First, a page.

The present-day reformist inclinations in Islam include two variations. One is being led by staunch secularists and the other by ‘progressive Muslims.’

Both may disagree with one another but their aim and goal seem to be common: To expunge Islam as we know it from laws and exegeses that, though man-made, have been handed down through the centuries as being ‘divine’ and thus unalterable. [19]

One of the many examples in this context is the law of stoning adulterous men and women that is practiced in some Islamic societies as ‘God’s law,’ but it is actually not found in the Qu’ran – (the law was formed in the 8th century from a hadith whose credibility many scholars have questioned). [20]

Another is the literalist way the hudd or Hudood laws have been interpreted. Even though most Islamic countries (through the process of ijtihad/collective consensus), have avoided enacting ‘Hudood Laws’ due to these laws’ incompatibility with changing times and circumstances, Saudi Arabia and Pakistan (until 2007) were the only two countries having these laws as part of their respective legal cannons.

Nevertheless, the Hudood Ordinances (enacted by the Zia dictatorship in 1979 in Pakistan), were finally scrapped by the Musharraf regime in 2007.

This was one of the foremost acts by the state of Pakistan directly challenging the ‘Islamisation’ milieu left behind by Zia who had been a staunch ‘Maududist.’ [21]

Yet another example suggesting a gradual backlash against the Maududist politico-theological model was the recent unprecedented verdict by the Federal Shariat Court that declared drinking alcohol as a comparatively minor crime in Islam, and changed the punishment (of drunkenness) from 80 lashes (from a whip) to light strokes from a stick (made from a date tree leave). [22]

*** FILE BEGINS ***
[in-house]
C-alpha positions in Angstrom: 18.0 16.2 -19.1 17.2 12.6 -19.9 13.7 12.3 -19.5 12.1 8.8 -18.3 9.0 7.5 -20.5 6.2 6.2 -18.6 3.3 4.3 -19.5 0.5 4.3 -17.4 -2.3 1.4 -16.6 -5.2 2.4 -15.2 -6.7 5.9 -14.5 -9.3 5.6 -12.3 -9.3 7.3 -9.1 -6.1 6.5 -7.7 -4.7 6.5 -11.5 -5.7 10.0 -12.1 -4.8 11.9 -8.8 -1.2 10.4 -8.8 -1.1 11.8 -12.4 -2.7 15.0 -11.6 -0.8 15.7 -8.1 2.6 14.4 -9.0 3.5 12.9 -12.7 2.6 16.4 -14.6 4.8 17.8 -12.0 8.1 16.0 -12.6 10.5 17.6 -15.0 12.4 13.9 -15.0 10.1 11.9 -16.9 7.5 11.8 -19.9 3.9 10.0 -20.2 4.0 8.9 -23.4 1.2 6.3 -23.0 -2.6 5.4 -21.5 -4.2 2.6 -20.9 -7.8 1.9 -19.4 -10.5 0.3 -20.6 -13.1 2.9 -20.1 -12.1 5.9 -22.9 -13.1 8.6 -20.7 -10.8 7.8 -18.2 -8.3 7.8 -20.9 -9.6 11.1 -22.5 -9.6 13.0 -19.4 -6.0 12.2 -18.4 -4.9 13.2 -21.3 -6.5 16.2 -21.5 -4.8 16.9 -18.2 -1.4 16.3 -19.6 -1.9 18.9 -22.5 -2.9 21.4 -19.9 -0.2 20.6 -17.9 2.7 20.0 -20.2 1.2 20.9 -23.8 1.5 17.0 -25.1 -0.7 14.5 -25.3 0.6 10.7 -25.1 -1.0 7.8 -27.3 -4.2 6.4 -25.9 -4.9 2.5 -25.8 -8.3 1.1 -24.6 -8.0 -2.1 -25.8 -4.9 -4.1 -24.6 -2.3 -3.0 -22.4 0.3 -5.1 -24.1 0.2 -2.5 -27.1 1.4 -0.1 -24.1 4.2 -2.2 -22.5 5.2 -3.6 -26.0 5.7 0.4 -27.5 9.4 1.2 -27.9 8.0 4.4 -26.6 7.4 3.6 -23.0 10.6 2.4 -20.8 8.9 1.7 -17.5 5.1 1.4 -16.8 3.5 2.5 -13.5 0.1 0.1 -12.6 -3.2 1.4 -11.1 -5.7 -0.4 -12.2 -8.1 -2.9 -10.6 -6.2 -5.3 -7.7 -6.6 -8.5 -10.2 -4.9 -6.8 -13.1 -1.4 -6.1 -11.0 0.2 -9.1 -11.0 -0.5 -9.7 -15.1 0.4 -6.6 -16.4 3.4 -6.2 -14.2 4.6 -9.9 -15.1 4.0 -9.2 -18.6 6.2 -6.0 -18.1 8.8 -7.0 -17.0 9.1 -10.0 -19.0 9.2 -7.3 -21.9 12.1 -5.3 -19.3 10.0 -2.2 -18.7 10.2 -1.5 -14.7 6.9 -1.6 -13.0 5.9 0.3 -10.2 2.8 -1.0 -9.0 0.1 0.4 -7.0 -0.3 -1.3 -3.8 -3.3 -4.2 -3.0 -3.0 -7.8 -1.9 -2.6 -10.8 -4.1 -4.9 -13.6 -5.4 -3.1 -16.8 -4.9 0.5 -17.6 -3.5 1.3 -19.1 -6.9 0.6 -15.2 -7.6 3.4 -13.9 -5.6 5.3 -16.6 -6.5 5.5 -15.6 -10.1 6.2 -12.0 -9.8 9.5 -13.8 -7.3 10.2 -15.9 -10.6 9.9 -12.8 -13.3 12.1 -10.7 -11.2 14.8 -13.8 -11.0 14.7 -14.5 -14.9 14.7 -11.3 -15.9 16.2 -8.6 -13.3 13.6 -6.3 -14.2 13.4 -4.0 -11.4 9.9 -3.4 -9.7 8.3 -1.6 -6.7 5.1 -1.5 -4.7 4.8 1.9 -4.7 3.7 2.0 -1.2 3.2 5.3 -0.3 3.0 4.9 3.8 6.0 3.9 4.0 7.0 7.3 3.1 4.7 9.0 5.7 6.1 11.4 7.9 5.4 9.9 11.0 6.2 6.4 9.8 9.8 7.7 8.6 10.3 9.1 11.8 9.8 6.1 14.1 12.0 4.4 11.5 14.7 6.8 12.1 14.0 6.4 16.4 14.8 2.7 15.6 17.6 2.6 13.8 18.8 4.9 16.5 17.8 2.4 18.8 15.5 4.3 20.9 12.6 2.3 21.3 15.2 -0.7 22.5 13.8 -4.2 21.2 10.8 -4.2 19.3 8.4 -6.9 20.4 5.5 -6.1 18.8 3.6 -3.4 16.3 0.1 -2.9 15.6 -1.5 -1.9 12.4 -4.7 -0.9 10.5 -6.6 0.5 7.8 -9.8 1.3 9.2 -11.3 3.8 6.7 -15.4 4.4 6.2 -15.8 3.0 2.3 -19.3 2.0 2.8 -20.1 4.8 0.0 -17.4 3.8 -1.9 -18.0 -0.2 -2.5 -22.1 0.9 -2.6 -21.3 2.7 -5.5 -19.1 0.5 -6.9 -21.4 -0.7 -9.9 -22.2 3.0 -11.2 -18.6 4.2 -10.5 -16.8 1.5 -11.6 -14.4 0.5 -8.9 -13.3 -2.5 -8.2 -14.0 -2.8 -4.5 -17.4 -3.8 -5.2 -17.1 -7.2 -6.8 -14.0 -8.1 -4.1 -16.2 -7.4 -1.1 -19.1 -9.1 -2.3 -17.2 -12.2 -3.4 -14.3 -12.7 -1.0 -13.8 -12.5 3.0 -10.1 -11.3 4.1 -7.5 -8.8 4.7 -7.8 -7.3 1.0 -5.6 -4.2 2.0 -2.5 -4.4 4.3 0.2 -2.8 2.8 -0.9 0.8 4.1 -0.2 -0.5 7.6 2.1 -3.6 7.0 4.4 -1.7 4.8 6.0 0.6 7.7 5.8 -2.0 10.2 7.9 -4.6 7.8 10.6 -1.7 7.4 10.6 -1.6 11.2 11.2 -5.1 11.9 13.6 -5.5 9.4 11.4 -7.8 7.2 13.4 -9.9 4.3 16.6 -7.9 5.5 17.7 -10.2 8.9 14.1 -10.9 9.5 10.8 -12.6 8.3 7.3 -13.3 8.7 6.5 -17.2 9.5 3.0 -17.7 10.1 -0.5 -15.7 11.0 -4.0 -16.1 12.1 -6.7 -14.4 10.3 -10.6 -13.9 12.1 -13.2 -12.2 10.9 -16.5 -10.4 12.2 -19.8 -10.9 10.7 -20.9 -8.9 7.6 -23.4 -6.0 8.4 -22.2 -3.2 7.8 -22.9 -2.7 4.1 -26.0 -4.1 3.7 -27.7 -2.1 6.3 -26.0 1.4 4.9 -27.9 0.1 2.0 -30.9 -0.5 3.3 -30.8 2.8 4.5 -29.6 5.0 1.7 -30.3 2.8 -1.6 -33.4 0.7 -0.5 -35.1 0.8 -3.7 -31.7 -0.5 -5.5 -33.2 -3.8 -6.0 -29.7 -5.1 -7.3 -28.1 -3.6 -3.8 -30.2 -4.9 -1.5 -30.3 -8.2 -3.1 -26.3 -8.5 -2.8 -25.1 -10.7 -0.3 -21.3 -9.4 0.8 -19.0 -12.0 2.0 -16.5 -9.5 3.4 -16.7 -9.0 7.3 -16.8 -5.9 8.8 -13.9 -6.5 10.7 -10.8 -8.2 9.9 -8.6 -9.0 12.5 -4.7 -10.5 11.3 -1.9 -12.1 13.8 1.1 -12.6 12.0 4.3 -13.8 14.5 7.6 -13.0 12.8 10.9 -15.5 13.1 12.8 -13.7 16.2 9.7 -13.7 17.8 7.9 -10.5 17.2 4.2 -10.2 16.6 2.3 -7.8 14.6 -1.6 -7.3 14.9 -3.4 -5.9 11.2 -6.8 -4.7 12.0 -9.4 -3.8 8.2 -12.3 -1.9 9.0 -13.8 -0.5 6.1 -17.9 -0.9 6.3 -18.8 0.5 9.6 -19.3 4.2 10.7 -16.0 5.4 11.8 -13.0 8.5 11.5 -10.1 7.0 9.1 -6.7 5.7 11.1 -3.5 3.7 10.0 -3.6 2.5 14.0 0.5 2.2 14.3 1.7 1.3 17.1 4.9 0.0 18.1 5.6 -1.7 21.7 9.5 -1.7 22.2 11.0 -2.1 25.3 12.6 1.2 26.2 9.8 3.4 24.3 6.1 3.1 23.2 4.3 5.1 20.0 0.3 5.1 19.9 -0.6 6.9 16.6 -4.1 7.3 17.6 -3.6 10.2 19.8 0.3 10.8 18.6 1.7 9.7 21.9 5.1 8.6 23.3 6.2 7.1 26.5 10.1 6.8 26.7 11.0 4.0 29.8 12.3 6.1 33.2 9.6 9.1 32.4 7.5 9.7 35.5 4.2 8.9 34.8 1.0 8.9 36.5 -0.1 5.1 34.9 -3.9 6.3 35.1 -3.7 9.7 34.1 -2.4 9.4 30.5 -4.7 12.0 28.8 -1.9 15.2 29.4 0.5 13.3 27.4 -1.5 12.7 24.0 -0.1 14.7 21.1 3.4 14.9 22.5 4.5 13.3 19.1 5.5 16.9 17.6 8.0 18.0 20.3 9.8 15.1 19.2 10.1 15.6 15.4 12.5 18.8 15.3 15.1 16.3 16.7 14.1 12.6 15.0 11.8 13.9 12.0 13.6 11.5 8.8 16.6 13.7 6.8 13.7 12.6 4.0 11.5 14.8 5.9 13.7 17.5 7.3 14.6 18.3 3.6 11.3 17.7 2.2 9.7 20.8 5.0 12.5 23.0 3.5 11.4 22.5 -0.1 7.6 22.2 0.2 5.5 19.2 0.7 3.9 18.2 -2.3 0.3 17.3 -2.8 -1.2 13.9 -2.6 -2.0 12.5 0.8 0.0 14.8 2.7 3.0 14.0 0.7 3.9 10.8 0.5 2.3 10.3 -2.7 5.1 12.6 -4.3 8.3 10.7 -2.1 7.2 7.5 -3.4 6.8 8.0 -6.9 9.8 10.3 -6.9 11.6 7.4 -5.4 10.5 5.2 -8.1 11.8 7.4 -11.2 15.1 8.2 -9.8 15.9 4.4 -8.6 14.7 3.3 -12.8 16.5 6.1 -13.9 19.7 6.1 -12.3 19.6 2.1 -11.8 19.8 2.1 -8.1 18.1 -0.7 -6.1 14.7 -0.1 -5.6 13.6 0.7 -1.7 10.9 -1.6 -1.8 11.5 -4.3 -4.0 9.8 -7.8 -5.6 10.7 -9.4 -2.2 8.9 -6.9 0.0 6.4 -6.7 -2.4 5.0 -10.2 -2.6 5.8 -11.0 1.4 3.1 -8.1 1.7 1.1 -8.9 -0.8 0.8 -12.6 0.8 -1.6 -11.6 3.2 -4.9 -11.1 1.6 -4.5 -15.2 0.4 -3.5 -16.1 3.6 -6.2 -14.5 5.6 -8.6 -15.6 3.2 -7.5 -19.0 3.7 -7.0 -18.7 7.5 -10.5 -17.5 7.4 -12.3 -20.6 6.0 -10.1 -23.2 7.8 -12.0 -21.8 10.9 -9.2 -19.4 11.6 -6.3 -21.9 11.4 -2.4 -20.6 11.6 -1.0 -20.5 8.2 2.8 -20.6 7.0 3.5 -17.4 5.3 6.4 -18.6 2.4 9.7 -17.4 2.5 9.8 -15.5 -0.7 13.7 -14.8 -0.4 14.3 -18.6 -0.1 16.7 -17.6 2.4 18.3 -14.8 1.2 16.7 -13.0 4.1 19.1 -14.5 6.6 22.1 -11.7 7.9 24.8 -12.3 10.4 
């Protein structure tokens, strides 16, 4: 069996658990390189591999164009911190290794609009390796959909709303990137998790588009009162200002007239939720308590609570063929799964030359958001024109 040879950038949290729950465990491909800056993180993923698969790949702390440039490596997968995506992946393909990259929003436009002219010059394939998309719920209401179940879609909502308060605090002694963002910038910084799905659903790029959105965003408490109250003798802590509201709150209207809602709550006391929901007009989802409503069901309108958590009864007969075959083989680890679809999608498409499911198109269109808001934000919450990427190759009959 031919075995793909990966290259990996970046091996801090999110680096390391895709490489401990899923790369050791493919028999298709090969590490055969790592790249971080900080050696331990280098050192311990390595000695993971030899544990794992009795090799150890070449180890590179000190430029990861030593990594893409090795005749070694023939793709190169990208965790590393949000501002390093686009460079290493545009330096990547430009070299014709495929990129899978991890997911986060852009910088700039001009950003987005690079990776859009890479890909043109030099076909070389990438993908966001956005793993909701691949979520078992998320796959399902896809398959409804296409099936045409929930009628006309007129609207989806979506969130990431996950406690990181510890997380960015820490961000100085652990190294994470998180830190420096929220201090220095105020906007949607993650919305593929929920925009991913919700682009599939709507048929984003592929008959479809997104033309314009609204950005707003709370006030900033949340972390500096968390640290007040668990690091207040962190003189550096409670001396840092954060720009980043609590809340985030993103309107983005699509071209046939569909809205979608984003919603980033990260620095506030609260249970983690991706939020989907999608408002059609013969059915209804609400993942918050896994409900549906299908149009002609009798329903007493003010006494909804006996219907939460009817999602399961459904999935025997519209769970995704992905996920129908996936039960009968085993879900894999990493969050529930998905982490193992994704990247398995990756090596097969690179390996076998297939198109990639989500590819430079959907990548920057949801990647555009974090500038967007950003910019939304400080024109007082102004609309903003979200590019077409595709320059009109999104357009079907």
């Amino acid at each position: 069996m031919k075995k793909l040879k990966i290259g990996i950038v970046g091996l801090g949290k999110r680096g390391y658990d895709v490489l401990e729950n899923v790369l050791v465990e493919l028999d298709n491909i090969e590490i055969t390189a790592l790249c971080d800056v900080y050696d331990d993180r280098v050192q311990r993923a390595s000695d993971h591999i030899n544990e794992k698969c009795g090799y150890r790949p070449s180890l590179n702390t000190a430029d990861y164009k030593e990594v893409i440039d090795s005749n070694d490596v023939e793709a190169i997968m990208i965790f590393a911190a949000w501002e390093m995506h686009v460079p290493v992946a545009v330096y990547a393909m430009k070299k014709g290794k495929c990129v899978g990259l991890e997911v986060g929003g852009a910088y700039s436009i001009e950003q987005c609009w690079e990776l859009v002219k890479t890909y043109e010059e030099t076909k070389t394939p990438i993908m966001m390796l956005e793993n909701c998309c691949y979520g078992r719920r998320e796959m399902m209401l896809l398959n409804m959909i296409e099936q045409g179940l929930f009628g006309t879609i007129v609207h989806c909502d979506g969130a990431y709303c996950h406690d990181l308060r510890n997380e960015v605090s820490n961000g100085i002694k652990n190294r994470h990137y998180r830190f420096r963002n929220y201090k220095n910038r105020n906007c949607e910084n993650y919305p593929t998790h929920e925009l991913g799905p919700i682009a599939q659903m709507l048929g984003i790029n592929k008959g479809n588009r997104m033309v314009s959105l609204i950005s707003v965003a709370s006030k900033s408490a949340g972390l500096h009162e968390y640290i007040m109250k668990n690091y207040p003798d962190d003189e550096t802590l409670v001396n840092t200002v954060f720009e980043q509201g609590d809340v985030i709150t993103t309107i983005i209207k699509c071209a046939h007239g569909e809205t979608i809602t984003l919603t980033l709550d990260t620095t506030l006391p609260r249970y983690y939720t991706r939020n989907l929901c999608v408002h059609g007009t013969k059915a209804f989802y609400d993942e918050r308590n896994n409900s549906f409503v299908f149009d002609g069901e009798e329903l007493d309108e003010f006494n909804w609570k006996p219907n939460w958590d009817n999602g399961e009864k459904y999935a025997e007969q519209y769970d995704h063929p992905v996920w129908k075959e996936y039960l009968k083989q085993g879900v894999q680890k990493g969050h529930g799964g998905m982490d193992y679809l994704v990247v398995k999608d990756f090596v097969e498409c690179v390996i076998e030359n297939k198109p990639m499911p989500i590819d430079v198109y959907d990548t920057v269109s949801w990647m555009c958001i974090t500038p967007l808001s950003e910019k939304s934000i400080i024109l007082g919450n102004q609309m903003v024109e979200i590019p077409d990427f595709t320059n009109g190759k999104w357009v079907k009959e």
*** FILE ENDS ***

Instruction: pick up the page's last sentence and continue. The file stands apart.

Alcohol had always remained a largely tolerated indulgence in Muslim societies across the centuries. Many scholars maintain that though the Qu’ran has ‘advised’ Muslims to stay away from wine (as opposed to forbidding it like it does pork, carrion meat, blood and idolatry), it does not prescribe any punishment for its usage. [23].

In Pakistan too, alcohol was freely sold and consumed until 1977, when first (under pressure from the Jamat Islami), the secular government of Zulfikar Ali Bhutto banned its sale, and then the reactionary dictatorship of Gen. Zia turned its consumption and sale (by Muslims) as a crime punishable under his controversial Hudood Ordinances.

Ironically, Zia’s ban on alcohol gave birth to a thriving bootlegging mafia- even though cities like Karachi have licensed liquor stores that have successfully checked the bootleggers’ influence in this city.

Zia’s ban on alcohol also triggered the widespread usage of addictive drugs like heroin.

For example, until 1979, Pakistan literally had just a single reported case of heroin addiction. But by 1985, it had the second largest population of heroin addicts! [24]

Though no Pakistani has been flogged for the offence of consuming and selling alcohol ever since 1981, the Shariat Court’s verdict must have come as a blow to the architects of Zia’s Islamisation process that was largely based on Maududi’s politico-religious thesis of an ‘Islamic state.’ A state whose blueprint, many Islamic scholars opposed to Maududi-ism maintain, does not exist in the Qu’ran and is only a generation of Maududi’s imagination.

Waiting for reason

There are a number of progressive Muslim scholars, especially in Turkey, Egypt, Malaysia, Algeria and Indonesia, who seem to be making deeper inroads in the 21st century Islamic reformist psyche. In Pakistan Javed Ahmed Ghamdi, the London-based Ziauddin Sardar and respected intellectual, Dr. Pervez Hoodbhoy can be named.